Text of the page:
No Alarm Monopoly for Fire-Protection District

     CHICAGO (CN) – An Illinois fire-protection district cannot monopolize the production of alarms that it requires for certain buildings, the 7th Circuit ruled.



     In 2009, the Lisle-Woodridge Fire Protection District passed an ordinance requiring the installation of wireless reporting alarms in all commercial and multifamily buildings. A nerve-center station in the district would monitor the alarms. To provide the alarms and develop the system, the district contracted with privately operated Chicago Metropolitan Fire Prevention Co.
     The district sent a letter to all affected customers announcing the new system and the associated monitoring fee of $66 per customer per month. “The most provocative part of the letter said: ‘If you are under contract for monitoring with another vendor, our ordinance now supersedes those contracts and makes them null and void,'” according to the federal appeals court. “To the alarm companies already providing fire alarm monitoring services to these customers under long-term contracts, this was an invitation to file this lawsuit.”
     Five private alarm companies, led by ADT Security Services, sued the district in July 2010, bringing a host of claims under state law and federal antitrust laws. They also alleged violations of due process and equal protection under the U.S. Constitution.
     Addressing only the state-law claims, U.S. District Judge Milton Shadur permanently enjoined the ordinance because he found that Illinois did not empower the district to require customer compliance with its ordinance.
     In a partial stay of that decision three months ago, the 7th Circuit said the district could not require customers to use it and its vendor for fire-alarm equipment and services.
     The court more fully rebuked the district’s claimed authority to establish a monopoly on fire alarm equipment within its borders on Monday.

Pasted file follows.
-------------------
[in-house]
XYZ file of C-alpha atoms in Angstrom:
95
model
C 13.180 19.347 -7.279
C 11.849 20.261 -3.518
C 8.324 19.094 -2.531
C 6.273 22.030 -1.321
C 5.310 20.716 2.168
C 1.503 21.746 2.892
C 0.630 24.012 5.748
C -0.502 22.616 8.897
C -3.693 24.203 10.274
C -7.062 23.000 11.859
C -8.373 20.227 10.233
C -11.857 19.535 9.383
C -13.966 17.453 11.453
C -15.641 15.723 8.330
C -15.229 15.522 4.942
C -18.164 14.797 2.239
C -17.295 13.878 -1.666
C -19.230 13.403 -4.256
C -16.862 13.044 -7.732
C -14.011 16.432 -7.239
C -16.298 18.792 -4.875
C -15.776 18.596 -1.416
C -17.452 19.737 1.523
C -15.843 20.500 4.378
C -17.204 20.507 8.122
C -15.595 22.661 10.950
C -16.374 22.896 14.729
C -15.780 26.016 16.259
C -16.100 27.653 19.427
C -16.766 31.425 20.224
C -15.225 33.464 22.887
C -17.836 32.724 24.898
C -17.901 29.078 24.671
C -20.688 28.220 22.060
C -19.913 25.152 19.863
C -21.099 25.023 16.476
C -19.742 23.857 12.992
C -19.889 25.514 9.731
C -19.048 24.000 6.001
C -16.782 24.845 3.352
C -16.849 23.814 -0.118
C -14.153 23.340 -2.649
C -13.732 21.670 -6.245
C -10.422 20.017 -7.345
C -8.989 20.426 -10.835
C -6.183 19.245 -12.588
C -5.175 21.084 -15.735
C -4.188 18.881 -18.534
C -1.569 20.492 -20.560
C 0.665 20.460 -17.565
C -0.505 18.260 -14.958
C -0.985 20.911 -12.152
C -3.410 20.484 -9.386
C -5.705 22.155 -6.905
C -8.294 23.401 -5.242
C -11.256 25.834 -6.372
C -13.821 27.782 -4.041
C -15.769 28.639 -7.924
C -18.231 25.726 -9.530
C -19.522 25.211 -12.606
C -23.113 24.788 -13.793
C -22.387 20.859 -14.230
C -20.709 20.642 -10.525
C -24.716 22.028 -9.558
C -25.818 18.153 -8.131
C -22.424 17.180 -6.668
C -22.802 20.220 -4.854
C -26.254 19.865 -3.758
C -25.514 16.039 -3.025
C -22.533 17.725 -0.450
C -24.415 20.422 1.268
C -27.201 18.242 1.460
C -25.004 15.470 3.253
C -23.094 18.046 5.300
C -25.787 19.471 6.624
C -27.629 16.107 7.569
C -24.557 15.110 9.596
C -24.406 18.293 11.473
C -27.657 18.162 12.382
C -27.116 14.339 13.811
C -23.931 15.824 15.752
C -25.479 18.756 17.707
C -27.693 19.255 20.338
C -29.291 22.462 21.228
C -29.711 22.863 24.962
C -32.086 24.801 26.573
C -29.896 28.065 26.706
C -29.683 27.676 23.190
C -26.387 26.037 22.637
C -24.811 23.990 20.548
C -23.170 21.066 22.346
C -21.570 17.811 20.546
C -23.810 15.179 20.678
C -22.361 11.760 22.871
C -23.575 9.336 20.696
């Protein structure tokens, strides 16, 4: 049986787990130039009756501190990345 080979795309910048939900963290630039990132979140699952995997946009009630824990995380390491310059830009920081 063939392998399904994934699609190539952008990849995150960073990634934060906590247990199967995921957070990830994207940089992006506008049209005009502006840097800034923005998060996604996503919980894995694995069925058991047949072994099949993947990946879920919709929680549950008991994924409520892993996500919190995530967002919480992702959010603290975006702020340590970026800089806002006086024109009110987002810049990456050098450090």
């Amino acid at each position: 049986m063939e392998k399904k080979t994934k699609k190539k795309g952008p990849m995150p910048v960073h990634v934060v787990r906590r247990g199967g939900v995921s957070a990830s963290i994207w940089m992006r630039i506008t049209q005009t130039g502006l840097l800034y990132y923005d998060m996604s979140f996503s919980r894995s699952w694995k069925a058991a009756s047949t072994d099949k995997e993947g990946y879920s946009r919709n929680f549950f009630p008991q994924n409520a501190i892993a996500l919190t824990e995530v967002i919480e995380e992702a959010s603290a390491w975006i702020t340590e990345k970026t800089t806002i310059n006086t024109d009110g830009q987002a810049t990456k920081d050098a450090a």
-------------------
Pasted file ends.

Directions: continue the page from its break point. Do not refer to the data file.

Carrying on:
Local governments can consolidate fire-protection services and give these districts limited powers to manage their affairs under the Illinois Fire Protection District Act. The act does not grant home-rule powers to the districts, limiting the powers to those expressly granted by the statute.
     “In Illinois, the ‘only units of local government that may exercise home rule powers are counties and municipalities,'” Judge David Hamilton wrote for a three-judge panel. “Since ‘a fire protection district is neither a county nor a municipality, it cannot have home rule powers.'”
     “We conclude that those powers are not so broad as to enable the district to establish a monopoly over alarm transmitters and monitoring services, but they do authorize the district to require buildings to be equipped with wireless alarm signaling devices that communicated directly with the district’s board,” the 26-page opinion states.
     The act instructs fire-protection districts to enact programs that comply with National Fire Protection Association standards.
     “Neither the NFPA code not the [Illinois Fire Protection Act] even tacitly endorses so drastic a policy change as the establishment of a local governmental monopoly over fire alarm transmitter devices,” Hamilton wrote. “In view of fire protection districts’ limited powers, supplanting a competitive private market is far too significant a change to infer from statutory silence.”
     Because the ordinance’s severability clause allows invalidation of the questionable provision without condemning the entirety of the legislation, the court only struck down the local monopoly portion.

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